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Racial Discrimination in Criminal Sentencing - A Critical Evaluation of the Evidence With Additional Evidence on the Death Penalty

NCJ Number
American Sociological Review Volume: 46 Issue: 6 Dated: (December 1981) Pages: 783-805
G Kleck
Date Published
Reevaluation of published research on racial bias in criminal sentencing and of data on execution rates by race from 1930 to 1967 and on death-sentencing rates from 1960 to 1978 indicates that, except in the South, black homicide offenders have been less likely than whites to receive a death sentence or be executed.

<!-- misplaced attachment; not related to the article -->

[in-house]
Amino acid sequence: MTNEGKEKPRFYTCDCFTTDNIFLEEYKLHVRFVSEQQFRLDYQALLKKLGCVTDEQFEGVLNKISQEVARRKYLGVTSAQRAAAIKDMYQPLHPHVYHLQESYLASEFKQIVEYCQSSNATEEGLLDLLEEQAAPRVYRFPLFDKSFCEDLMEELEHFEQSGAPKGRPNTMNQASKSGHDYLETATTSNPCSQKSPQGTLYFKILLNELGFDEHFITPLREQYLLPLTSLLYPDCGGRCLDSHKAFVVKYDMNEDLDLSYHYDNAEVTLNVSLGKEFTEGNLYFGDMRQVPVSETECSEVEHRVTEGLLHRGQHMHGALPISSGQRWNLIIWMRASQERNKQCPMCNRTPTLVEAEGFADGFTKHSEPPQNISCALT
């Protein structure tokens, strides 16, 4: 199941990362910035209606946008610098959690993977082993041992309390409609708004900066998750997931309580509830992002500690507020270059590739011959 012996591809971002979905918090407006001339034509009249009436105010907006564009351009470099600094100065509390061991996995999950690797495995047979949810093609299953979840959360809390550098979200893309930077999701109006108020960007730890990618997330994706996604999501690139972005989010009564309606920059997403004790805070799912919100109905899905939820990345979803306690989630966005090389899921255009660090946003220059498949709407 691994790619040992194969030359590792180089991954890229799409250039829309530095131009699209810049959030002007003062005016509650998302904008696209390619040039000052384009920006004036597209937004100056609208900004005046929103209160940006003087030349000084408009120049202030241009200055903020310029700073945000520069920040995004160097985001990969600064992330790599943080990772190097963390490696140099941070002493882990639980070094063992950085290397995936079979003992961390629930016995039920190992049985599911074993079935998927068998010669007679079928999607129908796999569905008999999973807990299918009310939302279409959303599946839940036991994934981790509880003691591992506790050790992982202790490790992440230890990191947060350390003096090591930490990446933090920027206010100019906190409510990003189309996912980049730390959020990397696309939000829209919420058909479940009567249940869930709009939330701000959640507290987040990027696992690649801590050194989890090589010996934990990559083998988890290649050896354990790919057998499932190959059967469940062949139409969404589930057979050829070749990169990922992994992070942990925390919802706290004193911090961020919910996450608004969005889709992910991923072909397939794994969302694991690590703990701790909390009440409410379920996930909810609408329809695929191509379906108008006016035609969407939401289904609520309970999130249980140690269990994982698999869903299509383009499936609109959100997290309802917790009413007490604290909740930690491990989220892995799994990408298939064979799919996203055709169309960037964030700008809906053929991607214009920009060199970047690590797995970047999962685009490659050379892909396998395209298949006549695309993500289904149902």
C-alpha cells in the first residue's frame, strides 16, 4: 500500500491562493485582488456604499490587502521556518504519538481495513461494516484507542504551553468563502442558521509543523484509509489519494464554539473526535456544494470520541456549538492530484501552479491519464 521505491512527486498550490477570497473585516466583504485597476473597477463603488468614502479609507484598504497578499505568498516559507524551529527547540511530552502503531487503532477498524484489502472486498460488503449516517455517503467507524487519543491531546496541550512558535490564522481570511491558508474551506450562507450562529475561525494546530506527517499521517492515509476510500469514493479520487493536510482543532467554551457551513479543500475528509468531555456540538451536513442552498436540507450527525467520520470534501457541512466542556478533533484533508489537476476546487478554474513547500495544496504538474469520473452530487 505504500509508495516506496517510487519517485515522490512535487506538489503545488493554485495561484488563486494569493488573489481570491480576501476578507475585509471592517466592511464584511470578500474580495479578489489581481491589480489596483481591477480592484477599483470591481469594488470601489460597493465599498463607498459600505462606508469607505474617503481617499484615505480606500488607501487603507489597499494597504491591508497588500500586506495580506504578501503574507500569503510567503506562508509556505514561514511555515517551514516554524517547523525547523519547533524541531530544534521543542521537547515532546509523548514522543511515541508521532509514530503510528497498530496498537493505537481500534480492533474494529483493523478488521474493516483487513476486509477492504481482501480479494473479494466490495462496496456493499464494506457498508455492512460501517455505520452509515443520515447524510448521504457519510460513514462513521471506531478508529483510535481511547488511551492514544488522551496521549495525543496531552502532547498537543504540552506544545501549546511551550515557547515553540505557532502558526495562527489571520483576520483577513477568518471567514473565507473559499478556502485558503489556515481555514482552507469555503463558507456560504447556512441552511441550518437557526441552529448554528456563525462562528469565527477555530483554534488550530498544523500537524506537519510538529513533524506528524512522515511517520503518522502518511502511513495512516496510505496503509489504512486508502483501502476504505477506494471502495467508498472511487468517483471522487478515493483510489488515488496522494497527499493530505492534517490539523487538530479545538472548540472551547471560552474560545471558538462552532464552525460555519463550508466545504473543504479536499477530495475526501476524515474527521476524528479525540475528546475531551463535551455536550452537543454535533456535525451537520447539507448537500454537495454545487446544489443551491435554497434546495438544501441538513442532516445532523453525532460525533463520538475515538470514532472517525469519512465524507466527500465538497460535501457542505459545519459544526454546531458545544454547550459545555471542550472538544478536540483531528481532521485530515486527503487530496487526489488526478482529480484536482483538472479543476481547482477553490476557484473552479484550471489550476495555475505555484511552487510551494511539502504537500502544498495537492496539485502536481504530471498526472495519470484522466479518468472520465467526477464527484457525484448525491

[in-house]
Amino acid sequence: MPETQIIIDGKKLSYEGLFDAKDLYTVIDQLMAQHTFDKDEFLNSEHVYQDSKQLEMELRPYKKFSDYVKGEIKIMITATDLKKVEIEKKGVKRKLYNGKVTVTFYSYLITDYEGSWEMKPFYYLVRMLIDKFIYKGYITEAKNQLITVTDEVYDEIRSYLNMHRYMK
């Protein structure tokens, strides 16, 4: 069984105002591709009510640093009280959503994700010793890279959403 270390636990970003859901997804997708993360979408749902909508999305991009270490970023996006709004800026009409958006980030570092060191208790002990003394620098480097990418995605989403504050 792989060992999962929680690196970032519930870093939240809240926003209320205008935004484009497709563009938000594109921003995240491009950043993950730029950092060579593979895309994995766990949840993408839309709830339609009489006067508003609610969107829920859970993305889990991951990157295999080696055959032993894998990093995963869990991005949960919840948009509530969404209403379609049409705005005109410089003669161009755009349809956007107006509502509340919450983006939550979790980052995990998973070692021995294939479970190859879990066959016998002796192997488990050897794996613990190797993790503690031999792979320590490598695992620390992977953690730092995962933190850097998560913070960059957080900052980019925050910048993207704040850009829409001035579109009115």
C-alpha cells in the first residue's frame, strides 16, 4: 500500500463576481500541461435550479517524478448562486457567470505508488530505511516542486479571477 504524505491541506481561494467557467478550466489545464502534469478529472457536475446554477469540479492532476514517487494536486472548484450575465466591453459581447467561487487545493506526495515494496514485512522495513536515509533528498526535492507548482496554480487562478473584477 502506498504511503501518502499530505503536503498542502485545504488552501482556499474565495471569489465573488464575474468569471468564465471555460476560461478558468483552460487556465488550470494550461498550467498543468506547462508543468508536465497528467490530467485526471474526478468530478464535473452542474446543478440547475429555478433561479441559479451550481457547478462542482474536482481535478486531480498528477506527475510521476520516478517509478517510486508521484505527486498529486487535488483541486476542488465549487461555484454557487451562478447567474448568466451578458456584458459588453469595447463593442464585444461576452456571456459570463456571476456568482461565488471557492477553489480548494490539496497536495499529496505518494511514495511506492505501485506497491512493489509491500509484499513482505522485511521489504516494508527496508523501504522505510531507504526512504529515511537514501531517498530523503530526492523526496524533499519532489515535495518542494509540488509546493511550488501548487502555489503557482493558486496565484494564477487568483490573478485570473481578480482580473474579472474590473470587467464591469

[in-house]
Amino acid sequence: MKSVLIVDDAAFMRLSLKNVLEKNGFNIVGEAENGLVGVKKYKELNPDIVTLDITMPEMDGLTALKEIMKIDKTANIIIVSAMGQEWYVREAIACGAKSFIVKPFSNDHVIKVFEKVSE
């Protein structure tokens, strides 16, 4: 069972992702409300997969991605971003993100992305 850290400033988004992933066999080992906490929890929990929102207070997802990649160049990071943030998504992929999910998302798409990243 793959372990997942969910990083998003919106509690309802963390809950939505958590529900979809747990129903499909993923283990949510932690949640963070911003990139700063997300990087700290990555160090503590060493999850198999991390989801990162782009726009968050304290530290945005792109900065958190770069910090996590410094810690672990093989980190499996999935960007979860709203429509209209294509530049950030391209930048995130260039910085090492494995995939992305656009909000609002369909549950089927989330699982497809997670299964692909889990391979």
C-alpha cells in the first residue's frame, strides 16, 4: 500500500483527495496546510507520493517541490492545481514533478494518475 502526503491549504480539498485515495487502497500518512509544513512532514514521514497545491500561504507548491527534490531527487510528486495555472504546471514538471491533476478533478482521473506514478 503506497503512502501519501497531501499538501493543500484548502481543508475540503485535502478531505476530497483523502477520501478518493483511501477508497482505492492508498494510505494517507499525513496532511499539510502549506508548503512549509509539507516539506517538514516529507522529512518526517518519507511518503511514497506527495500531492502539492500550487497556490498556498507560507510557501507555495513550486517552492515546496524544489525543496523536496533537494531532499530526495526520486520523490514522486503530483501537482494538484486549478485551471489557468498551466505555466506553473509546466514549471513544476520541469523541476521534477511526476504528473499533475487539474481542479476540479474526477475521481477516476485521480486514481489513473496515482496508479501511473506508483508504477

For the 11% of executions imposed for rape, discrimination against black defendants who had raped white victims was substantial, but only in the South. Evidence for noncapital sentencing also largely contradicts a hypothesis of overt discrimination against black defendants. Although black offender-white victim crimes are generally punished more severely than crimes involving other racial combinations, this appears to be due to legally relevant factors related to such offenses. Crimes with black victims, however, are less likely than those with white victims to result in imposition of the death penalty. The devalued status of black crime victims is one of several hypothetical explanations of the more lenient sentencing of black defendants. (Author abstract)